The martyrdom of Belgium: official report of massacres of peaceable citizens, women and children by the German army
Official Belgian commission of inquiry, pp. -19 PDF (6.7 MB)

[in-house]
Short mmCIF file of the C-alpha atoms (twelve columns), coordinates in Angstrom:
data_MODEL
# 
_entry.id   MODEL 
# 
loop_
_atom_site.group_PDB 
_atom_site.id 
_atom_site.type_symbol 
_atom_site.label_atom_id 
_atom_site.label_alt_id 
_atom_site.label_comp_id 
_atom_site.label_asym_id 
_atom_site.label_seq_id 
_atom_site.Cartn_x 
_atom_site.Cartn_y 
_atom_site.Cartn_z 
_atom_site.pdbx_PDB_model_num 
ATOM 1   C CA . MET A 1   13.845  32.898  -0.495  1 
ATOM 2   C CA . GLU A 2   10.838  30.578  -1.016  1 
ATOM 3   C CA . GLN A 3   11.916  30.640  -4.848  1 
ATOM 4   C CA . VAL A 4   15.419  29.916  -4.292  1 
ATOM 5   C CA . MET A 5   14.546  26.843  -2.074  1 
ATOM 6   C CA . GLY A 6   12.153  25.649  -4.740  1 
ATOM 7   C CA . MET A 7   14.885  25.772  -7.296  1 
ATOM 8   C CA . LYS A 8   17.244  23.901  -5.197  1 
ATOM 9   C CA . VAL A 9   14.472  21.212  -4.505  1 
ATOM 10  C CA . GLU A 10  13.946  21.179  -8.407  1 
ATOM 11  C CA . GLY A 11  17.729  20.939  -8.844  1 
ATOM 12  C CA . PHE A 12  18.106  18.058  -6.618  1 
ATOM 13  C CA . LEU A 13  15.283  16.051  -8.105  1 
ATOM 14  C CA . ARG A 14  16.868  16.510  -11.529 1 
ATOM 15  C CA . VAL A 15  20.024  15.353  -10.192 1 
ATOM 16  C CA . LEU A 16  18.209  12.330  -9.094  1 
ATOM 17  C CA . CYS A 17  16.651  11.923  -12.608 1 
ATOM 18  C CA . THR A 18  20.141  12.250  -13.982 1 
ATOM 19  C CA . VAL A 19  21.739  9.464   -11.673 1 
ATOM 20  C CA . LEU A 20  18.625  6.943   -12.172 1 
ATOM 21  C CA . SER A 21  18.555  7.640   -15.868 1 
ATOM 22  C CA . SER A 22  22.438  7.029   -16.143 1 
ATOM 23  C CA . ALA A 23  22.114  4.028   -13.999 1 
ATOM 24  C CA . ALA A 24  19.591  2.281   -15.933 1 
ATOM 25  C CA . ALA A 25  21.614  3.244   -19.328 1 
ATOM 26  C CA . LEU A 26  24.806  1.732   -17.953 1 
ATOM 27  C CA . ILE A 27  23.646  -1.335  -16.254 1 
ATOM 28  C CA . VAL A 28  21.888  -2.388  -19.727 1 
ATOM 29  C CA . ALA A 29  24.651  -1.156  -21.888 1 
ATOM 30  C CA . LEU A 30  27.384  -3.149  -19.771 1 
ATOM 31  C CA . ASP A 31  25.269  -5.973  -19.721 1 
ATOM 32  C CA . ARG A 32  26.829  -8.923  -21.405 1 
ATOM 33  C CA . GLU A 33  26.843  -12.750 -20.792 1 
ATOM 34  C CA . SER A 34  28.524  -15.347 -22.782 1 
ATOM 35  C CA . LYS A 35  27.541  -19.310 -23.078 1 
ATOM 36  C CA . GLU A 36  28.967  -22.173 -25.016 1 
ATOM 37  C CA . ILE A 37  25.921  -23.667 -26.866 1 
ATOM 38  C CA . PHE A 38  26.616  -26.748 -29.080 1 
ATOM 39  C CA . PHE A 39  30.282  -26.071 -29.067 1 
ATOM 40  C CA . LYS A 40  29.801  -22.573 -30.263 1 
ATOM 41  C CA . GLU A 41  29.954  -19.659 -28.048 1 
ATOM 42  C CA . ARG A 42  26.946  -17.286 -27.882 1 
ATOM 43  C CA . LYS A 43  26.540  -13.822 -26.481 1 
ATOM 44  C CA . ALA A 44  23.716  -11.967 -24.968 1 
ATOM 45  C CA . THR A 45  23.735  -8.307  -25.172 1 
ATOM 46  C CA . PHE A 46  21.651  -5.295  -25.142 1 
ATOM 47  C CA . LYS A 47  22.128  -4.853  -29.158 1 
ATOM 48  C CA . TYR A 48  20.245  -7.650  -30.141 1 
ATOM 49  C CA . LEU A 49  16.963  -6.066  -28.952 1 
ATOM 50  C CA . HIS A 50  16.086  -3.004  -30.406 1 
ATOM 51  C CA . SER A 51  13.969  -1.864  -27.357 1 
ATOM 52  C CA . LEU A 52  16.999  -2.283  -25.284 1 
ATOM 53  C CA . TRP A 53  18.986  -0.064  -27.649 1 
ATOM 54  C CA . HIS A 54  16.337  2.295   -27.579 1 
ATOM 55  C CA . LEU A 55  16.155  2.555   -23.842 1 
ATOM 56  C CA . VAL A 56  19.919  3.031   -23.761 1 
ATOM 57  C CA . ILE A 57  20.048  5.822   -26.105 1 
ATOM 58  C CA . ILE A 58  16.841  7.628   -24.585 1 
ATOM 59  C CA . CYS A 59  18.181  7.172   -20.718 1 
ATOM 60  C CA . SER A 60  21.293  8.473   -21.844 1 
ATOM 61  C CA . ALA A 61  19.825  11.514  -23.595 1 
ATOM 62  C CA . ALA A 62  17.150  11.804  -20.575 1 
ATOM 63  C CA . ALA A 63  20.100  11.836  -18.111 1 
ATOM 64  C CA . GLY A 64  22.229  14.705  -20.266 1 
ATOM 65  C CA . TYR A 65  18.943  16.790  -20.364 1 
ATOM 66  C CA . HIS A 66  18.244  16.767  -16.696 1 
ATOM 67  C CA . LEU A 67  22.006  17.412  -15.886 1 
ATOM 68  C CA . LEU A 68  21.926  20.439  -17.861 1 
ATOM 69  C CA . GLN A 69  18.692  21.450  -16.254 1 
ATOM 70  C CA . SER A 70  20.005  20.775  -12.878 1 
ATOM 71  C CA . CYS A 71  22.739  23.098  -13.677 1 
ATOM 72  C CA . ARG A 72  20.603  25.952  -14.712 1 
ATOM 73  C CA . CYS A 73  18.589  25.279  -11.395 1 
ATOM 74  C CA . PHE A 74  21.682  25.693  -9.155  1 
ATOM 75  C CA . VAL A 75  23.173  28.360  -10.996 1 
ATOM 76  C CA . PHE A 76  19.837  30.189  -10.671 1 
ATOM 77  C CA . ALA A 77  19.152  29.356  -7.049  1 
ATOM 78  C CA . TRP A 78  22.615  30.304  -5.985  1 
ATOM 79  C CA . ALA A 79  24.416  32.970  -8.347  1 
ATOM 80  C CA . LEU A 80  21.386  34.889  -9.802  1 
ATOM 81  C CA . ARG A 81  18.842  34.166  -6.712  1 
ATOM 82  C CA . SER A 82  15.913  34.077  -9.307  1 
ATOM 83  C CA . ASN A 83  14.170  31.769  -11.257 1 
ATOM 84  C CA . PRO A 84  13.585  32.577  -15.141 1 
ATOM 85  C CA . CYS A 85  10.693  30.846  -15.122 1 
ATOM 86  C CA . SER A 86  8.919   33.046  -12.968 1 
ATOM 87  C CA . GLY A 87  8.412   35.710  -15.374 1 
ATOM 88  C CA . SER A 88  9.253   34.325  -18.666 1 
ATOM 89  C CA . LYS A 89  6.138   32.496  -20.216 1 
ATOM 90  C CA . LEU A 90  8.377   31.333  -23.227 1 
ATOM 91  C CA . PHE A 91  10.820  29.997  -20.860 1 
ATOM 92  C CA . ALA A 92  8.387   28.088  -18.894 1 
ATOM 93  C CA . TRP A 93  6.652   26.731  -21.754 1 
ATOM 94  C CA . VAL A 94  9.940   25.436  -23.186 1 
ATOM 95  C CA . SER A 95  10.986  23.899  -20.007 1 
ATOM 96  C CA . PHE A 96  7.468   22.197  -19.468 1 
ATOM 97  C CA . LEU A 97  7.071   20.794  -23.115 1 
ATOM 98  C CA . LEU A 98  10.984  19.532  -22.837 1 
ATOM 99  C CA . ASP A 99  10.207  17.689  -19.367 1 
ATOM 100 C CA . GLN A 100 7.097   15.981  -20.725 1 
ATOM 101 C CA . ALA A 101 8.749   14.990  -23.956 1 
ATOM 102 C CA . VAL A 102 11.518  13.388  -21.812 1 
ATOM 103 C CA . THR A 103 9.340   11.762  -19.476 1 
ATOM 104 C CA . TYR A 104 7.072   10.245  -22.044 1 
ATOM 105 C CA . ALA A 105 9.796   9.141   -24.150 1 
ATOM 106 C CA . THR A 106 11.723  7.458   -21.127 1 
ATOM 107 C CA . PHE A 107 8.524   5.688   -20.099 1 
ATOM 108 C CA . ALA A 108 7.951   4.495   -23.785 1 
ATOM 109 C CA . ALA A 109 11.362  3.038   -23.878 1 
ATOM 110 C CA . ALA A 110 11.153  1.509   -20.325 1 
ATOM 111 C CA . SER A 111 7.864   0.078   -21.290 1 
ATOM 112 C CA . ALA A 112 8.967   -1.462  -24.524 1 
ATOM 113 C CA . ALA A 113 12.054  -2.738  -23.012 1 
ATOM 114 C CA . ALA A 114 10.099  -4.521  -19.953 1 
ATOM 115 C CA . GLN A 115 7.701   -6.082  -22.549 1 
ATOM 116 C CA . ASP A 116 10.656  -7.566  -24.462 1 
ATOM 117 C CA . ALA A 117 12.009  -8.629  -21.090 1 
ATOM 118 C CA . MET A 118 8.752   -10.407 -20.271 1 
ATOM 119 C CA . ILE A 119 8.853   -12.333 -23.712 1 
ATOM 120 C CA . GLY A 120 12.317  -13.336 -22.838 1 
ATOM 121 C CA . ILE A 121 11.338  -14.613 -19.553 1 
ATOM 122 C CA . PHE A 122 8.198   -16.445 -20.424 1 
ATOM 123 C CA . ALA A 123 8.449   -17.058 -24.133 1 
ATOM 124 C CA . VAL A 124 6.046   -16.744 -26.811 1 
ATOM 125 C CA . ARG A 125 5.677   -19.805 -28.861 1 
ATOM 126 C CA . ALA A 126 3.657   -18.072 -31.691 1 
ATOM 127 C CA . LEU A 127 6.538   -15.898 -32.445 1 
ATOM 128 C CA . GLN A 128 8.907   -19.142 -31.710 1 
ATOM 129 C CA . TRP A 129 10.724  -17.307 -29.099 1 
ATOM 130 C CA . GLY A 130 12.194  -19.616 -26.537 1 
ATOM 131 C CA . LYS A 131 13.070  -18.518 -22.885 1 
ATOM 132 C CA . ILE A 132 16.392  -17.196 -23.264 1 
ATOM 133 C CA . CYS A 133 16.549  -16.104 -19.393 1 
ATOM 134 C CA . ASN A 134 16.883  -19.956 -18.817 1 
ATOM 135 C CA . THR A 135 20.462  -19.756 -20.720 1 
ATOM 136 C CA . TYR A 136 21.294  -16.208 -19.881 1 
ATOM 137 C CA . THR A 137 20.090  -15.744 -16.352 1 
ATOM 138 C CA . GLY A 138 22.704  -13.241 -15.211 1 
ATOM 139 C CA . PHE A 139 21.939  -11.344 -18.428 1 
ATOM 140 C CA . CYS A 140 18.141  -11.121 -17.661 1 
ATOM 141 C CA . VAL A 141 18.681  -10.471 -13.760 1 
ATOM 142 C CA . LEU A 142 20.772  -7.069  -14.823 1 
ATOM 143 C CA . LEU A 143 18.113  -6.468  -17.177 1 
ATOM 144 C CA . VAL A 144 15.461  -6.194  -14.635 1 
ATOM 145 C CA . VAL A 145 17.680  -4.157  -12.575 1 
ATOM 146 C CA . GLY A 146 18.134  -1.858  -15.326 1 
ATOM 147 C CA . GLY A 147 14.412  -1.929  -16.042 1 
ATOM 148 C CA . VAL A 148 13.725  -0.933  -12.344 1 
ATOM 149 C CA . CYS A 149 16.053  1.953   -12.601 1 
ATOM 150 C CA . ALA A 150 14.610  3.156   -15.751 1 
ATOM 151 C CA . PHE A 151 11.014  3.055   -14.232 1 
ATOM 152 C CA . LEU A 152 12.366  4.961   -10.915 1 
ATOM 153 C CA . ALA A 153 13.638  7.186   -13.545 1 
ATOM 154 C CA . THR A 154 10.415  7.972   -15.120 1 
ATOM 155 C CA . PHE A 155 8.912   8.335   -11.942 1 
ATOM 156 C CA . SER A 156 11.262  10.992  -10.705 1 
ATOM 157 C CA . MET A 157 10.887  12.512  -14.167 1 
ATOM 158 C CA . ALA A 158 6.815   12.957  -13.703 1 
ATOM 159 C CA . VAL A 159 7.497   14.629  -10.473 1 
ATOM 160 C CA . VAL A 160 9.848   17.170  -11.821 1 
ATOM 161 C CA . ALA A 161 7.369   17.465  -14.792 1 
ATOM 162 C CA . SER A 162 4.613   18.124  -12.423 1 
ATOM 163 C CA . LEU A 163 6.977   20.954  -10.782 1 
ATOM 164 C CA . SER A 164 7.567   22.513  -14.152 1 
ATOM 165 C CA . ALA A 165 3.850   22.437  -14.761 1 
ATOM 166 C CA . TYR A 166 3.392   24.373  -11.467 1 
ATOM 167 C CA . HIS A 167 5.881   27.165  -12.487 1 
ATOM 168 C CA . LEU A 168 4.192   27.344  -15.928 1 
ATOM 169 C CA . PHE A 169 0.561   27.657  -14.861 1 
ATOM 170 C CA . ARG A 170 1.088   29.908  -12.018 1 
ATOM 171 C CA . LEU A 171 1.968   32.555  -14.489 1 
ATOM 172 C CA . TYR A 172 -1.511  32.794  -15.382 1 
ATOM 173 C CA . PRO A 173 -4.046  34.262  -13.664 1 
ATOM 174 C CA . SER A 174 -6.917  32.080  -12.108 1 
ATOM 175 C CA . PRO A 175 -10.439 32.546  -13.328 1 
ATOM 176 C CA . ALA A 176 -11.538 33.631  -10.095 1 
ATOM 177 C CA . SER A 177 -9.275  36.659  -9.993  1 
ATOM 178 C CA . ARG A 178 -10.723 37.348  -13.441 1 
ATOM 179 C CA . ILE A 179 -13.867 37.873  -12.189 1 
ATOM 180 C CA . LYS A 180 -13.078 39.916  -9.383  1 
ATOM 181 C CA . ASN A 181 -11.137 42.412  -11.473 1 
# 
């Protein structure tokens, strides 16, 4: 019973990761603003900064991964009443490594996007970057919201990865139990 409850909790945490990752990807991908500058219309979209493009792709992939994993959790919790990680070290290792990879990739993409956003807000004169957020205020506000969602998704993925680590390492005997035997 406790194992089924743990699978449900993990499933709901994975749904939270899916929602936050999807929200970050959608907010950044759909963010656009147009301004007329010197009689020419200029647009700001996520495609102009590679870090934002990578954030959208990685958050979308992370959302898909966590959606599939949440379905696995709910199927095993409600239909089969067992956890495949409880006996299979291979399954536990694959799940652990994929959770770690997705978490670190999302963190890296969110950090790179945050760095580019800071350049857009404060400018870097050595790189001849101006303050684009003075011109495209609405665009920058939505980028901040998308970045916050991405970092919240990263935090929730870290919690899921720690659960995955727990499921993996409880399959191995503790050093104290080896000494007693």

THE MARTYRDOM OF BELGIUM. Tme village of Surice was thoroughly sacked. The pillage began on Tuesday night, and continued all day on Wednesday. The safe of Madame Laurent-Mineur, a widow, was blown open with dyna- mite. Of the 131 houses of the village only eight escaped the con- flagration. This Report gives no more than an incomplete picture of the German ravages and crimes in the Province of Namur. We lack detailed knowledge of what went on in three of the six cantons which form the district of Namur. The total of 800 persons killed and 1,160 houses burned in that district may have to be largely increased. In the district of Dinant, that town itself and 21 vil- lages have been destroyed. In the district of Philippeville 20 villages have been sacked, plundered, and more or less burned down. In the whole province, which has 364,000 inhabitants, nearly 2,000 unoffending people-men, women, and children-have been mas- sacred. The Commission makes it a rule to limit its publications to a mere statement of facts, thinking that no commentary could add anything to their tragic eloquence. It thinks, however, that the evidence given above leads to certain conclusions. It has been said that when Belgium makes up the account of her losses, it may appear that war has levied more victims from the civil population than from the men who were called out to serve their country on the battlefield. This prophecy, which seemed con- trary to reason, is now confirmed as regards the Province of Namur. In certain parts of it half the male adult population has disappeared: the horrors of the conflagrations at Louvain and Termonde, of the massacres at Aerschot and in Luxembourg and Brabant, are all surpassed by those of the slaughter at Dinant, at Andenne, at Tamines, and at Namur. In this twentieth century the people of Namur have had to live through all the frightful details of a medieval war, with its tradi- tional episodes of massacres en masse, druken orgies, sack of whole towns, and general conflagration. The "exploits" of the mercenary bands of the XVIIth Century have been surpassed by those of the national army of a State which claims the first place among civil- ized nations! The German Government cannot.deny the truth of these facts- they are attested by the ruins and the graves which cover our native soil. But already it has set to work to excuse its troops, affirming that they only repressed, in consonance with the Laws of War, the hostile acts of the Belgian civil population.
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